LOUISVILLE, Ky. (WDRB) -- Maybe it was just the latest ugly gasp of labor negotiations leaking into the public forum.
Maybe it was a sign that the incessant hissing contest between Major League Baseball players and owners is about to end.
Maybe it is an overreaction to believe that the course of the 2020 baseball season will be worse than the direction of the mangled 1981 and 1994 seasons.
But that has not been the mood around baseball on the day after Captain Dour, Commissioner Rob Manfred, did his jarring about face and backed away from his promise that there would be baseball this season.
Nobody does a better job of bashing baseball than baseball. For all the competition from football, basketball and other forms of entertainment, baseball has excelled at undercutting itself. It rarely stops, driving away generations.
For years, the owners have exulted in their public push to paint the players as greedy. The players have pushed back just as effectively, pounding at their point that the owners are cheap.
Kids can be so sweet sometimes.
And the fans, at least the increasingly smaller number of us who are left?
We want the shouting to end and the games to begin. We just want baseball.
Somebody send these guys to their rooms and tell them nobody comes out until there is a deal.
But until then all we have is a steaming pot of hostility.
Take a look at Twitter.
There is Mike Trout, the game’s best player, pounding home the talking point that the players have adopted. Expect to see this message everywhere.
Tell us when and where!! https://t.co/zPMbehld1n— Mike Trout (@MikeTrout) June 16, 2020
There is CBSSports, suggesting that 20 percent of the game’s 30 owners want to punt the entire season. Nothing. A total wipeout. Lovely.
Six MLB owners don't want to play 2020 season, per report https://t.co/FOHlVaa2SQ— CBS Sports MLB (@CBSSportsMLB) June 16, 2020
There is Stephanie Apstein of Sports Illustrated, writing that the owners have gone strangely silent. A public relations masterpiece.
As MLB crumbles, SI reached out to all team 30 owners to request an interview. None said yes. A 17-year-old shortstop in Class A is more accountable than these billionaires. Column on the arrogance that got us here:https://t.co/Ruwj6L3spj— Stephanie Apstein (@stephapstein) June 16, 2020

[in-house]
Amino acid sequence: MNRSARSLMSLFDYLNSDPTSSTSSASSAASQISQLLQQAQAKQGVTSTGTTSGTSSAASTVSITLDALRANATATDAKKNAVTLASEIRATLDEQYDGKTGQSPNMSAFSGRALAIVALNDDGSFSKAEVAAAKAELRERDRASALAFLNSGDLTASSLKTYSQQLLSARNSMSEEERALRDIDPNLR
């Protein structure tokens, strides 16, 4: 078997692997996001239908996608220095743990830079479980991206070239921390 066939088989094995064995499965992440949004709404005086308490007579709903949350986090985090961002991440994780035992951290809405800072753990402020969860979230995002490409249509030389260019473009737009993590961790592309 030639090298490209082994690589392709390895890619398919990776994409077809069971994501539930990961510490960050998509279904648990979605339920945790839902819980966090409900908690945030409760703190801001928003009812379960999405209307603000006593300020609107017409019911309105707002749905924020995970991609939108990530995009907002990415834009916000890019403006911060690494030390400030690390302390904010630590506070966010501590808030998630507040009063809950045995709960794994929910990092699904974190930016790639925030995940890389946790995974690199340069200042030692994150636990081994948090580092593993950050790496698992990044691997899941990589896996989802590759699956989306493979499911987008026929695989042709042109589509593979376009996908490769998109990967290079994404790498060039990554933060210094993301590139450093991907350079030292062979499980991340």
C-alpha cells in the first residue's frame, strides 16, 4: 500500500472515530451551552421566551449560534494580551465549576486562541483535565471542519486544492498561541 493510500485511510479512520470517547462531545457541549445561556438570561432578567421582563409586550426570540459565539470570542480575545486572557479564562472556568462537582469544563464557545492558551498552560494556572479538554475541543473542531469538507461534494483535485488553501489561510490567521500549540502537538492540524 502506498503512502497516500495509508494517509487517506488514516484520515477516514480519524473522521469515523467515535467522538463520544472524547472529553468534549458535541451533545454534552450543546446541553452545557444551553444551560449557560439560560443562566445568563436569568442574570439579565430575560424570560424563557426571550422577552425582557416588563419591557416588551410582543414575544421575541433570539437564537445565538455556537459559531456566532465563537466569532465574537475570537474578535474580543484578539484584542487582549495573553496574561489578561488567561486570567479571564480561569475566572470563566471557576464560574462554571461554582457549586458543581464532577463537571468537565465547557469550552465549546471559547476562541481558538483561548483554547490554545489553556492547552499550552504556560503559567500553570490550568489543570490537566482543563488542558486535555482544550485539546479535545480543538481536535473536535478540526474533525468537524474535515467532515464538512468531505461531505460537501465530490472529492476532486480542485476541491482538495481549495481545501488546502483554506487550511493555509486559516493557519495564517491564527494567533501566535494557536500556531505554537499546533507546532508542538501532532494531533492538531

There is Jim Palmer, the epic Hall of Fame pitcher, urging the two sides figure this out. Listen to Palmer. He's 74 years old and still in love with a kid's game.
Here’s a Zoom idea! Have all 1200 baseball players , and the 30 MLB owners watch Field of Dreams and tell me you can’t come to a compromise agreement to iniate the 2020 baseball seasons. @Jim22Palmer @MLB— Jim Palmer (@Jim22Palmer) June 16, 2020
There is Ken Rosenthal, one of the most respected writers in the business, saying the heat is on Mr. Commissioner. He seems legitimately angry. Good for him.
Manfred must salvage the season, or his legacy is ruined. Column: https://t.co/Raj58Fp0ao— Ken Rosenthal (@Ken_Rosenthal) June 16, 2020
There is Phil Hughes, the former big-league pitcher, insisting that the owners are about to fold. I hope he's right.
MLB just lost it’s biggest bargaining weapon. Public perception. There will be a season. They’ll fold. Book it— Phil Hughes (@PJHughes45) June 16, 2020
There is ESPN, reminding us how long it’s been since the lights were turned on. Not as juicy as the DiMaggio 56-game hitting streak stat.
Including today, we've now gone 230 days without MLB games since the World Series ended on Oct. 30. That's the 2nd-longest streak in MLB history, behind a 256-day stretch during the 1994-95 strike. H/T @EliasSports pic.twitter.com/9VdLV4tGYA— ESPN Stats & Info (@ESPNStatsInfo) June 16, 2020
There is Tim Anderson, the energetic White Sox shortstop, echoing the message of his fellow players. Anderson has passion.
There is Thomas Boswell, one of my favorite baseball writers, throwing high and tight to the owners. Boswell also has passion.
My col: Don't let MLB owners cry poor. They can afford to do what's right for game. Value of the AVERAGE team has gone UP by >$1-BILLION in just the last SIX years! But MLB refuses to close a ~$25-milion-a-club gap to meet players at 81 g? That's a crime. https://t.co/yo1N8LAT2F— Thomas Boswell (@ThomasBoswellWP) June 16, 2020
And, there is Joe Rivera of The Sporting News, reminding everybody that it’s a difficult time being a baseball fan. Rivera said it well.
On Monday, Rob Manfred and MLB made the impossible happen.They made me feel embarrassed to be a baseball fan. And I'm so, so tired. Here's why: https://t.co/6j7Vr57fr5— Joe (@JoeRiveraSN) June 16, 2020
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